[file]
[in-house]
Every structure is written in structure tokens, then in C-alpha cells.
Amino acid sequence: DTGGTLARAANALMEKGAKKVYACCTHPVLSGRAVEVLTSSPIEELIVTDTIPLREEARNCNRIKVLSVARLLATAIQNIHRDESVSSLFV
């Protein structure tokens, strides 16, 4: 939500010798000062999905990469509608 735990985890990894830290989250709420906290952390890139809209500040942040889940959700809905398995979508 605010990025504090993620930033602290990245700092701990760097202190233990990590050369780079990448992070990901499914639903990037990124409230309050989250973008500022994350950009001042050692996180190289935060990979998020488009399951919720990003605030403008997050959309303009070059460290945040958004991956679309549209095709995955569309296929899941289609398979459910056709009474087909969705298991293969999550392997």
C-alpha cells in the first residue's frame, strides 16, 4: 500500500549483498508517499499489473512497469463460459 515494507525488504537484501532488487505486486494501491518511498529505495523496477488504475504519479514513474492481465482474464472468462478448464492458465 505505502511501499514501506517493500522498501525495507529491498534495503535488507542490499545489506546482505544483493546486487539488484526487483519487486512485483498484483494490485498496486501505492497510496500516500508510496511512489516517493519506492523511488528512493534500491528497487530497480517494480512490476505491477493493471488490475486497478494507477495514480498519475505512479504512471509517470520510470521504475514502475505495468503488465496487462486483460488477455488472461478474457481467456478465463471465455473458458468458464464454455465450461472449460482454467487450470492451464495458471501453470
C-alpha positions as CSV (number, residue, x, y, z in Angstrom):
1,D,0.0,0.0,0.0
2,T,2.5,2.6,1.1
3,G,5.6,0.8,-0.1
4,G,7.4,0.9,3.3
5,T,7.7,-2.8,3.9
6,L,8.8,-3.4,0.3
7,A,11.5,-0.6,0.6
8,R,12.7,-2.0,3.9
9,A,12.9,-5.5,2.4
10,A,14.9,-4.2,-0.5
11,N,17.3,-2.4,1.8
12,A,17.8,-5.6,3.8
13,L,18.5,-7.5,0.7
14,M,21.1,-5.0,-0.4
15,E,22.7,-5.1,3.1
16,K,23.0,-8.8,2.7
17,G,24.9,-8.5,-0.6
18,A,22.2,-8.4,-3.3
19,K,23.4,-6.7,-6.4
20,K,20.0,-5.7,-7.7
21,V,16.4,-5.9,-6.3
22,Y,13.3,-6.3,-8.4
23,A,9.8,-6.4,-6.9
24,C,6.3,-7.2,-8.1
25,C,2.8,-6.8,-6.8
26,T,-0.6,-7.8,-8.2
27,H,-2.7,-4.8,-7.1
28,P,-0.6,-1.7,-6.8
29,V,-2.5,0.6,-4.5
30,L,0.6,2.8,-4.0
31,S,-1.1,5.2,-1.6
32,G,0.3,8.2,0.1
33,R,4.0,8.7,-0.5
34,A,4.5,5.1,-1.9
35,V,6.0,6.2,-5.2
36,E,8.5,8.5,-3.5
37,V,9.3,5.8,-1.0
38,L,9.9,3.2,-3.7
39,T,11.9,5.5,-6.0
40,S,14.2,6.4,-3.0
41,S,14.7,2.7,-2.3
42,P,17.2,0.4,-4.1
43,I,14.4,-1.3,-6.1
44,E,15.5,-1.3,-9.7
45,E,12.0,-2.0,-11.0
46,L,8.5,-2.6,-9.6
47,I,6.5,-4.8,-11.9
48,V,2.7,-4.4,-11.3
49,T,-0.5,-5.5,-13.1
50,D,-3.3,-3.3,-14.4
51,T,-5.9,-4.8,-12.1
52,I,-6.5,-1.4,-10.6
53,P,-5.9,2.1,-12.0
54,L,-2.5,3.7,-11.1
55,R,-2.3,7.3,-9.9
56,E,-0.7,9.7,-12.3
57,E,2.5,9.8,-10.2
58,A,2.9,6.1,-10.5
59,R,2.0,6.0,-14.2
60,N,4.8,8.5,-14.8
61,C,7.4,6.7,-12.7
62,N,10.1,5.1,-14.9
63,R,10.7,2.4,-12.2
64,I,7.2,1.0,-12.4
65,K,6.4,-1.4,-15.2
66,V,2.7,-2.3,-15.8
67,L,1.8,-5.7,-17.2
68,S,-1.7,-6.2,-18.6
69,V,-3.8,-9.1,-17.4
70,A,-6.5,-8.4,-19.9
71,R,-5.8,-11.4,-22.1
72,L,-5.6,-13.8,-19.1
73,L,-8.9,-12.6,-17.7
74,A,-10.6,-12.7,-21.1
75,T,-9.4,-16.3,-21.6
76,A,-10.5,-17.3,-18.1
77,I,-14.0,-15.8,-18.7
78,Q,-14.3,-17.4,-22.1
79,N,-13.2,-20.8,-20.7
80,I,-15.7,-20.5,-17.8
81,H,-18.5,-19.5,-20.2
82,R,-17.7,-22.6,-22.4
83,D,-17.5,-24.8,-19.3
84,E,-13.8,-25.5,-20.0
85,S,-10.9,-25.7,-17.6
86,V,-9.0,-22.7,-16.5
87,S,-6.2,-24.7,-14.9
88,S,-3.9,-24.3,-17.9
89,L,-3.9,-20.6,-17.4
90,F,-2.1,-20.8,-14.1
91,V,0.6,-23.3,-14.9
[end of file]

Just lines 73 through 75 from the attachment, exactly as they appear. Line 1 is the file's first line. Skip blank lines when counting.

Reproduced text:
67,L,1.8,-5.7,-17.2
68,S,-1.7,-6.2,-18.6
69,V,-3.8,-9.1,-17.4